Isabelle tried, but it was such a long way up to the saddle. She put her left foot in the stirrup and bounced up and down on her right foot, but she could only get halfway up. Nin was bouncing, too, and Tammy couldn’t remember which foot went where. Isabelle got the giggles.
‘You there, Tammy, is it?’ Peony said to Tammy, ‘you’ve got the wrong foot in the stirrup. Oh dear, beach folk.’ She went to each girl and gave her an annoyed shove up into the saddle.
Oh dear, beach folk, the girls mouthed to each other when they were in the saddle.
It was such a long way up from the ground and the ponies wriggled a little. It was very different from being on a bicycle, but the girls thought it was so exciting.
‘Hold your reins thusly,’ said Peony from where she sat on her horse, Misty. ‘My perfect ponies are very well trained and they’re used to helping novices, so don’t be worried, they will do all the thinking. Now just give them a little dig in the ribs and we’ll be off.’

The ponies started walking and the girls all squealed with delight.
‘How cool!’
‘This is excellent!’
‘Epic!’
‘Well, yes, ladies, riding is wonderful, and unlike the beach, you have no need to get all gritty, grotty, wet and uncouth.’
‘I feel more couth already,’ whispered Tammy.

The three girls followed behind Peony, but they were so busy taking turns imitating the snobbish Peony that they didn’t see the thin branches covered in dark shiny leaves hanging low across the sandy bush track ahead.
Nin was the first to be caught. She squealed with surprise as the leaves flicked her face like a crazy green flyswatter. She tried to duck under the branch, but all she did was release the tension on the branch. It swung back and flicked Isabelle and Tammy. There was even more squealing. The girls wriggled and jumped about in their saddles.
‘Do I have spiders on me?’ Nin called out.
‘I’m sure I can feel a spider on my neck.’ She rocked and wobbled on top of her pony, trying to turn around and swat her imaginary spider.
The three ponies were bunching together because the girls had stopped giving them any directions.
Isabelle checked Nin’s back. ‘I don’t see any spiders.’
‘But you do have a big spider’s web on your helmet,’ said Tammy.
‘Then there must be a spider there, too,’ said Nin. ‘Can you see it? What kind is it?’
‘No spiders,’ said Isabelle. ‘Truly.’
They stayed bunched together, double- and triple-checking for spiders. The ponies were bumping into each other. They were snorting and stomping, and their ears were twitching.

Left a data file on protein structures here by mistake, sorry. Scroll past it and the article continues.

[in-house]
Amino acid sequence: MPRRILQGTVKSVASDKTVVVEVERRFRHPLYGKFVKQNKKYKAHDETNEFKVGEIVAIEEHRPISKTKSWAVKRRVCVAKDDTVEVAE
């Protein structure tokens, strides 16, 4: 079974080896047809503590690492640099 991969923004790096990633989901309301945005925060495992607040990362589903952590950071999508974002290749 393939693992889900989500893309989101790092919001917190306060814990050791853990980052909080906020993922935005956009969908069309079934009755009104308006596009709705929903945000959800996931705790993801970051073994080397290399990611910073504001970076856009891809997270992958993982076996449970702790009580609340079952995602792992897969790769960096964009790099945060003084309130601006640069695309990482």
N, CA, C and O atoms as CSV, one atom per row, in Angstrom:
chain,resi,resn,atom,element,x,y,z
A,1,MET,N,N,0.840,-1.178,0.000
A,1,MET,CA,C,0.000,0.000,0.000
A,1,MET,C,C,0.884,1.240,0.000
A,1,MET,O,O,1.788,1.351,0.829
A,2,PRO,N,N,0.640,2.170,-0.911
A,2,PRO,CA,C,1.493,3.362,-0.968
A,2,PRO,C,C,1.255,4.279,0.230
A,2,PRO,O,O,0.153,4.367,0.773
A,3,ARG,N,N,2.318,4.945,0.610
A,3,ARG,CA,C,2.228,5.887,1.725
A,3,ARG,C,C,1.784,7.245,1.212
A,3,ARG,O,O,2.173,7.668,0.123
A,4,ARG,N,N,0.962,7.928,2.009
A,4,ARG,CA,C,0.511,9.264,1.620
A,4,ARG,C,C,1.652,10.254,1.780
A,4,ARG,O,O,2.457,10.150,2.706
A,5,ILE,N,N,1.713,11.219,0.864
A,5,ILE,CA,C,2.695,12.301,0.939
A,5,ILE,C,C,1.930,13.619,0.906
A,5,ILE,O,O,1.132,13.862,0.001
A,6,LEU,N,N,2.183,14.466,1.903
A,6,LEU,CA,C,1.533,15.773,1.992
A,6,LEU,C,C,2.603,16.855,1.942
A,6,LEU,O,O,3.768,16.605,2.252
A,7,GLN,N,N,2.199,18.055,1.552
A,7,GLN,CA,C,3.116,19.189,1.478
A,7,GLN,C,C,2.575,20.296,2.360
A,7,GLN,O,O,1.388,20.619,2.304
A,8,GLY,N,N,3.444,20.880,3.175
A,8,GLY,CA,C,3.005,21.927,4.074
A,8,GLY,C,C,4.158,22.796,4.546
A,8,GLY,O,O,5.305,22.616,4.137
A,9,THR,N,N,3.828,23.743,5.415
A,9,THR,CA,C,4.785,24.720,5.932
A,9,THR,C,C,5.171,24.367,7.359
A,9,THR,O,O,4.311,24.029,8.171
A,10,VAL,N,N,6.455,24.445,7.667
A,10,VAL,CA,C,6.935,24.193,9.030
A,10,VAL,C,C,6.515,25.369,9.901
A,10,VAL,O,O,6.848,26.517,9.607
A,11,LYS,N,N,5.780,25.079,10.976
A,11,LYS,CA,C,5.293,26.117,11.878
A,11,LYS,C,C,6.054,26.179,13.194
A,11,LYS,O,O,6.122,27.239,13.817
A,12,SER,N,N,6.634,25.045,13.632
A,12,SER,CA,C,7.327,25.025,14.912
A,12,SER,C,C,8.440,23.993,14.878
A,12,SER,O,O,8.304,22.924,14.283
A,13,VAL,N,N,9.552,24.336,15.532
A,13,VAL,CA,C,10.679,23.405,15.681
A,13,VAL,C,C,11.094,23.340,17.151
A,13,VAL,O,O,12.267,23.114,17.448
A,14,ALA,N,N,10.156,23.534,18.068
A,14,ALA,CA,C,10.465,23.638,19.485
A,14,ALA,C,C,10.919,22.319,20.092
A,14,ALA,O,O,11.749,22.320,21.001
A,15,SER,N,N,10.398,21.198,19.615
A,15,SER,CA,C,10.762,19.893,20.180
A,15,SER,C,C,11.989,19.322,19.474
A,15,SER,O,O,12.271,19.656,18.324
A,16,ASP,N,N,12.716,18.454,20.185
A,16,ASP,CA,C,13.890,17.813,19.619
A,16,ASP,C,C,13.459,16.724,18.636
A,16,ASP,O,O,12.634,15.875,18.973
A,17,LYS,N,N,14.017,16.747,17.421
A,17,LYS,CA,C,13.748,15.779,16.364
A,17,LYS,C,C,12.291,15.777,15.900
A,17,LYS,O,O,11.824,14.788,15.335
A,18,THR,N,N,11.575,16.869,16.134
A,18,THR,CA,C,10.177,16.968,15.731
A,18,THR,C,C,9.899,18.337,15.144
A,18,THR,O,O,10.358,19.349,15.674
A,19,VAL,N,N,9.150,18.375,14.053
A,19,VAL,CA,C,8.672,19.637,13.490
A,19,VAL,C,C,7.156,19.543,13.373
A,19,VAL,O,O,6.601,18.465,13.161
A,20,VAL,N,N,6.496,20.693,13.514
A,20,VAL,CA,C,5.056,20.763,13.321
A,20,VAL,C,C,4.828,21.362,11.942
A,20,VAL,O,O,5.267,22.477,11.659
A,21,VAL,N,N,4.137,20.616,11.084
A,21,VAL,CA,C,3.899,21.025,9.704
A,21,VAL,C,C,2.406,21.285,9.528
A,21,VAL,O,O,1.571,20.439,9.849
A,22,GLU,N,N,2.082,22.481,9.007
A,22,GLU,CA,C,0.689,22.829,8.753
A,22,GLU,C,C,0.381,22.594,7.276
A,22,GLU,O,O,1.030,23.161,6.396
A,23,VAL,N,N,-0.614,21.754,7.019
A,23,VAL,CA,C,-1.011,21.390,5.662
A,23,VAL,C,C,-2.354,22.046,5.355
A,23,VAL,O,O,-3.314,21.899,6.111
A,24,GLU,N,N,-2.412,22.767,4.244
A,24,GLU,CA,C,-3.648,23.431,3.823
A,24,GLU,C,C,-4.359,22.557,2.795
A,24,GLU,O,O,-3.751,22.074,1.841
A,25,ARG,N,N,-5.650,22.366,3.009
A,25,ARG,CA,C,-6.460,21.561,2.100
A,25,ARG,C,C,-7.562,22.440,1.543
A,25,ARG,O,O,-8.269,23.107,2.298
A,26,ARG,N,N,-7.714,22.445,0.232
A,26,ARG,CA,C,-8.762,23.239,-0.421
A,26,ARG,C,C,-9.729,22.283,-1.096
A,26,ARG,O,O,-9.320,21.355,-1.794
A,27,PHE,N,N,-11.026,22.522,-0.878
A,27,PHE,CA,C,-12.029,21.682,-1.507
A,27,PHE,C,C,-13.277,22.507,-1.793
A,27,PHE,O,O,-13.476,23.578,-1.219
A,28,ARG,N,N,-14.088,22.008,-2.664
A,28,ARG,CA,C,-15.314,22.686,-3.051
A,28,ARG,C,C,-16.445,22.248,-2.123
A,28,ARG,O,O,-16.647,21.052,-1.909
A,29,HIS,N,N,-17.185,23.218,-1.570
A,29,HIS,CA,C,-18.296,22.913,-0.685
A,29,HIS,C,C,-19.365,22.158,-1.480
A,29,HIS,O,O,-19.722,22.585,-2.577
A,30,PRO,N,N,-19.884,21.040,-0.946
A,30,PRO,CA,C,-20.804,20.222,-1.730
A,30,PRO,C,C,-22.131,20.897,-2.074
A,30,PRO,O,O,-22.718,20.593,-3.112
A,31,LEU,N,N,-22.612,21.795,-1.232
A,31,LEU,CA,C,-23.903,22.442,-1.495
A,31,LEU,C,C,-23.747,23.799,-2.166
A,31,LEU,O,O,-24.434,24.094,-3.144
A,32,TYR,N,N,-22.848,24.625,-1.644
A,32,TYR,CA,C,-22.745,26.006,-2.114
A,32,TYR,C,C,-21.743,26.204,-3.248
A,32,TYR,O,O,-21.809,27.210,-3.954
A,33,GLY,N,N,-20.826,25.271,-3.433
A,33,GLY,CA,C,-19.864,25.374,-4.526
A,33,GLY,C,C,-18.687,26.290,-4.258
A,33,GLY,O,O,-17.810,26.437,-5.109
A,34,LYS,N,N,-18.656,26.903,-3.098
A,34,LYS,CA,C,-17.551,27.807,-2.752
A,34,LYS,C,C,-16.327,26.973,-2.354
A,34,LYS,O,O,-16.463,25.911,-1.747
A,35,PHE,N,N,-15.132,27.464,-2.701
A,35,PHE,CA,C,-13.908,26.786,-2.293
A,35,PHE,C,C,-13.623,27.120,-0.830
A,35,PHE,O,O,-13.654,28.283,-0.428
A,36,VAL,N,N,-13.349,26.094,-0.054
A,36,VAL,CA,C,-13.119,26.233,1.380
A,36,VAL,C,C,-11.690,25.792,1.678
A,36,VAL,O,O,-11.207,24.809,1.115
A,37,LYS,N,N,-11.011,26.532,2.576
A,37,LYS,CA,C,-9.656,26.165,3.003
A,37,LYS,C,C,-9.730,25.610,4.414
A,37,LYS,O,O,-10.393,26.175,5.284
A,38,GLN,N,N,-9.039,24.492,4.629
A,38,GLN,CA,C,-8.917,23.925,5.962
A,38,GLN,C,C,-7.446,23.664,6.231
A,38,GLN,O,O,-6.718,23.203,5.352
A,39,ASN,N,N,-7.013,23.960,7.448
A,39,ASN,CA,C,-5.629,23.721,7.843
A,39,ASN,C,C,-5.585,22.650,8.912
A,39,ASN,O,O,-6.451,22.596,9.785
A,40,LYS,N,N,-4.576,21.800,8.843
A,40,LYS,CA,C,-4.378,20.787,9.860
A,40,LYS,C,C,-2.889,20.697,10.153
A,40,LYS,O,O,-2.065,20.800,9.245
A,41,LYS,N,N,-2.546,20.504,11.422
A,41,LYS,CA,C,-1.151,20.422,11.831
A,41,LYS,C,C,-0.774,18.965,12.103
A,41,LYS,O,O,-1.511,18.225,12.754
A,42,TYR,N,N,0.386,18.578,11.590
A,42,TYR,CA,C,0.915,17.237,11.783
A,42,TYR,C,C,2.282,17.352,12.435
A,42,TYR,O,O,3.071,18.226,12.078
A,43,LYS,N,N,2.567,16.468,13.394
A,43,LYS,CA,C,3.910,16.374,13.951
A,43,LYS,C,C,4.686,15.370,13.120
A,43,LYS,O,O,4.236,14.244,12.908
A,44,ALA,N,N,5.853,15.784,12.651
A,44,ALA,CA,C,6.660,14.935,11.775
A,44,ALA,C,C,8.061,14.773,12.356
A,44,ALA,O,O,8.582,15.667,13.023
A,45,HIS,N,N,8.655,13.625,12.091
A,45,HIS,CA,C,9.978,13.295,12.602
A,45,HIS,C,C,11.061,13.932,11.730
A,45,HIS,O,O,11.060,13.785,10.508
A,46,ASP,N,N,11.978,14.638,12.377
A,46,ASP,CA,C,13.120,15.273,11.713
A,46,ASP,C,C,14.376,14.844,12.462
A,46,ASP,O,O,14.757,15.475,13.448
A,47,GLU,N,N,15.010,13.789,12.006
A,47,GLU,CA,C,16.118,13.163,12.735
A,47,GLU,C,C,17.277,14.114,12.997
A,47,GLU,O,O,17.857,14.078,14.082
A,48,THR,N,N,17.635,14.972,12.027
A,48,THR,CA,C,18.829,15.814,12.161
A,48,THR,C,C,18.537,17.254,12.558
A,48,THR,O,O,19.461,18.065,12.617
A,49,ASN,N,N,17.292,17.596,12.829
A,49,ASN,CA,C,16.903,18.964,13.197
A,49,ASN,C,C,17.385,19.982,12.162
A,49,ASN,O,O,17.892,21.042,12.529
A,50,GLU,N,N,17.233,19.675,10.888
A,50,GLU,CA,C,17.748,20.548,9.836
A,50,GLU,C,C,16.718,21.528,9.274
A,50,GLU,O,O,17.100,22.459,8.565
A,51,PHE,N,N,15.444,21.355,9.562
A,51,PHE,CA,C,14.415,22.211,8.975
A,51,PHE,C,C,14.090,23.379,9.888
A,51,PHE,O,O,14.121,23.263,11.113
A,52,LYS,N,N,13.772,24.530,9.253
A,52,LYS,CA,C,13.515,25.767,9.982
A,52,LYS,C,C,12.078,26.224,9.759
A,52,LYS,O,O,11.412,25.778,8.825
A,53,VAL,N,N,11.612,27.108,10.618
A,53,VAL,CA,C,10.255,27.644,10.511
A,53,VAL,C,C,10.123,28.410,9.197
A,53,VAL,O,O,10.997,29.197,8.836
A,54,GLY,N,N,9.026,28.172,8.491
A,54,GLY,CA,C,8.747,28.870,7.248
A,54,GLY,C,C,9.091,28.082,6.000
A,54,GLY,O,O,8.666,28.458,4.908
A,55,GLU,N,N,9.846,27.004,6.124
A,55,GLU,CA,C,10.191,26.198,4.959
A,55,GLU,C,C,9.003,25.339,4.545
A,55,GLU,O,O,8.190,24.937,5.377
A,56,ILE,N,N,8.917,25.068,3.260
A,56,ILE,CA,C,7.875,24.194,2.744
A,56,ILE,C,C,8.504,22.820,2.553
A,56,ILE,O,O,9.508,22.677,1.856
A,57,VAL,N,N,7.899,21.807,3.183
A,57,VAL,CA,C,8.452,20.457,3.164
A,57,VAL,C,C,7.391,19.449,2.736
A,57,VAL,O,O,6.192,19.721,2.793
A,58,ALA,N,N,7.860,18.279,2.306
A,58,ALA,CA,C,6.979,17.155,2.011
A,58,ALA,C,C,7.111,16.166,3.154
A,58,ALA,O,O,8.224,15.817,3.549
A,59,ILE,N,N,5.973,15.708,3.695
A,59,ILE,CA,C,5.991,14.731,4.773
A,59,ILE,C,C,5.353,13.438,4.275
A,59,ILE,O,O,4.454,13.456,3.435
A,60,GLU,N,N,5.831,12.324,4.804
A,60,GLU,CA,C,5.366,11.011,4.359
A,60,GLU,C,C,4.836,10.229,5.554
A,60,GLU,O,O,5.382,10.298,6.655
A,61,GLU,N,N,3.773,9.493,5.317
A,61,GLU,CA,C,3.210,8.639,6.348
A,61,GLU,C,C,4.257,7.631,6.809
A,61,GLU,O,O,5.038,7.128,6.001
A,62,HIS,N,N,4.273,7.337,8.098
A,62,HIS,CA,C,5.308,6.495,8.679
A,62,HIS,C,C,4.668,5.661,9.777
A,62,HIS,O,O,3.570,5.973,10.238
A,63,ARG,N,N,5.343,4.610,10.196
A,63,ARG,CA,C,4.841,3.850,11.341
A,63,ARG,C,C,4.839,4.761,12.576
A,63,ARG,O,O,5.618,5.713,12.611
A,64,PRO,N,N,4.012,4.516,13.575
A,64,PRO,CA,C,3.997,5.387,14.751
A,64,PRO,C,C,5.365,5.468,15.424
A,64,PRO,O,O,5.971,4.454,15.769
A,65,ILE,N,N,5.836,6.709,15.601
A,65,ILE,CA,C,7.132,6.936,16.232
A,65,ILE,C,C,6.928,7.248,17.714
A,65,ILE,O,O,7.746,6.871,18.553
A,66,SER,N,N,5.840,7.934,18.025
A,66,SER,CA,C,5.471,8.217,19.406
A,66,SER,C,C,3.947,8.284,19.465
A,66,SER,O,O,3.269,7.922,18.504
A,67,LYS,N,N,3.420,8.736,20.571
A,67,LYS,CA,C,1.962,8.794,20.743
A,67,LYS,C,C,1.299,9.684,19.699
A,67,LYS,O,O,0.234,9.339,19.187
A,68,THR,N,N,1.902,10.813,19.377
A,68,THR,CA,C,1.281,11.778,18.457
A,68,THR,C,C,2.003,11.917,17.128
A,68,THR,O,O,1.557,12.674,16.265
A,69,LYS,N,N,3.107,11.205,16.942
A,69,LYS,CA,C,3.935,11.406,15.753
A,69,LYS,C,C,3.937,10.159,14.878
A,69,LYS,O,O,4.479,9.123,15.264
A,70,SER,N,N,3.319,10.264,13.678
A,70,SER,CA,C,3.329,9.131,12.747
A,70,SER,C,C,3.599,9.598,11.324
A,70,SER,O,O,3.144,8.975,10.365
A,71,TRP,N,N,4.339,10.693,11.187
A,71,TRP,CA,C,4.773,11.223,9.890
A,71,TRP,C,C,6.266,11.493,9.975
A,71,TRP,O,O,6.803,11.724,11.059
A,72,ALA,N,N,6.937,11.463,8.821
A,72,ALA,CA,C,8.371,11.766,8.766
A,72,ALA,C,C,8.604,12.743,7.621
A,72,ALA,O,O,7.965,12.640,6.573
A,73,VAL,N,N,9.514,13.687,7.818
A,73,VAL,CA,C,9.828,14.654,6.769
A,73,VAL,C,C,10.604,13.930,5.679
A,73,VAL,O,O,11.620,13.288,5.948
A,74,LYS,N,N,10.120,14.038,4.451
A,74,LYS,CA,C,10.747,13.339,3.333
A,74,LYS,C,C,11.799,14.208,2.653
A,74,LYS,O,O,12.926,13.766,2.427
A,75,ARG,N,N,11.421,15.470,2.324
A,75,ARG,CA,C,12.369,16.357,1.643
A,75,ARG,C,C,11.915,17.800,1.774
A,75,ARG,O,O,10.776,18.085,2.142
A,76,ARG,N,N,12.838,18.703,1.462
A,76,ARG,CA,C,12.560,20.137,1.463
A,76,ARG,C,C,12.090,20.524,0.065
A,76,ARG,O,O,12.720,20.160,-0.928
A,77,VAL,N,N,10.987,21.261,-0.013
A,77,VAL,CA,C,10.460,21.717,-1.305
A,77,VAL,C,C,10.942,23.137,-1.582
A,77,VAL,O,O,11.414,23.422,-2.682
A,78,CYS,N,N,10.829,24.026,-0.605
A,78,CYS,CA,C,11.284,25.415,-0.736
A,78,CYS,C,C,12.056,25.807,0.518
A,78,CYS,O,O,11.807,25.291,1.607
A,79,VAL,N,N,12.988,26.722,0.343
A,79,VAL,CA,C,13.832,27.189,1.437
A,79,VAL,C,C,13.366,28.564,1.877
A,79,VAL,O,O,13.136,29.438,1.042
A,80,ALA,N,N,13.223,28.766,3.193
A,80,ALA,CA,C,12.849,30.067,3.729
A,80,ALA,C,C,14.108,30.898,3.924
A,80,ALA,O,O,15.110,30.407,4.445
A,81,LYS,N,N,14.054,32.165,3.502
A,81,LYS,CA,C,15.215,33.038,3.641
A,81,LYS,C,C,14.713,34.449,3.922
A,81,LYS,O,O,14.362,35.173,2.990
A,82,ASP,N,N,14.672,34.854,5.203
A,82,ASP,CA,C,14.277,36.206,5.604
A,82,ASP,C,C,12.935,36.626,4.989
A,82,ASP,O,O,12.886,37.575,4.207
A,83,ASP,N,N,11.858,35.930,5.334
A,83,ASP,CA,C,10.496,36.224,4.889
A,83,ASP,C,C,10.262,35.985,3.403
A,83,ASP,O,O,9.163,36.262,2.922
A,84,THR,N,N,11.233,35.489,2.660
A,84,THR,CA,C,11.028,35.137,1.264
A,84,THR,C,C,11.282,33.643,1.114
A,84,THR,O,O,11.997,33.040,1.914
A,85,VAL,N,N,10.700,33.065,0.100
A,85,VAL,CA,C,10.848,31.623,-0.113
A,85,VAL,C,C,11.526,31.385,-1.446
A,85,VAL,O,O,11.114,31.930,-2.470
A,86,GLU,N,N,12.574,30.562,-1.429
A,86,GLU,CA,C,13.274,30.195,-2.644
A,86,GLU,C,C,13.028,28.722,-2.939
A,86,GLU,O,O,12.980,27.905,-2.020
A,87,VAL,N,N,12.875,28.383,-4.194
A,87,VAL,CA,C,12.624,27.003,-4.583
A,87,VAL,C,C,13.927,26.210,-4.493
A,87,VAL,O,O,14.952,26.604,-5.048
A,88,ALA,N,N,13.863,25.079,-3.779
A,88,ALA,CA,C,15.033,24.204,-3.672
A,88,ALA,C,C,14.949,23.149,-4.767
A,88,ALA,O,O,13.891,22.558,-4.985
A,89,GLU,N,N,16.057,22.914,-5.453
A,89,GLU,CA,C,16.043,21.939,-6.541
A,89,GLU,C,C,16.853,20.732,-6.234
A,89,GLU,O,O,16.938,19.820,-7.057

‘What on earth is this fuss about?’ scolded
Peony as she swung Misty around and came back to glare at the girls. ‘A good horsewoman pays attention to her surroundings, and she does not let go of her pony’s reins.’ Peony’s face was crimson.
She pulled the ponies free of the tangle and urged them forward again. ‘Girls, try to concentrate or you will never become horsewomen.’
Peony huffed and faced forward again, nudging her horse’s sides lightly with her boots. The ponies trotted along behind her, making the girls plop up and down in the saddle, and wobble around like jelly.
‘Bikes are much easier,’ said Isabelle, ‘and less jiggly.’
‘That’s because you’re not a horsewoman,’ said Tammy in a posh voice, mimicking Peony.
‘Horsewoman—part girl, part horse, defender of Saggy Beach,’ Isabelle said in a loud whisper.
They all laughed as they followed Peony down the sloping trail.
‘We’re going to stop and give the ponies a little drink at the creek,’ Peony announced. She stopped at the pebbly creek bank. ‘My babies will be awfully thirsty after all this … fussiness.’
The girls tried to look sensible.
‘Now, ladies, we’re going to dismount and give the ponies a little rest. Just try to do what I tell you and no one should fall.’ She gave the girls instructions for getting down from their saddles. With some sliding and flopping, they managed to get to the ground safely.
‘Beach folk,’ chided Peony.
She was so busy rolling her eyes at the three girls that she didn’t notice Misty, impatient for a drink, stretching her head down to reach the cool creek water. Peony was, of course, holding Misty’s reins firmly because she was a very good horsewoman. Misty stretched her neck, but couldn’t reach the cool, rippling water. She was very thirsty, so she pulled even harder.
Peony was yanked forward and tumbled headfirst into the swirling creek water. Misty snuffed impatiently at the splash Peony made as she hit the water, moved her head away and started drinking quietly.

You can purchase it from Amazon UK and Amazon US

About the author.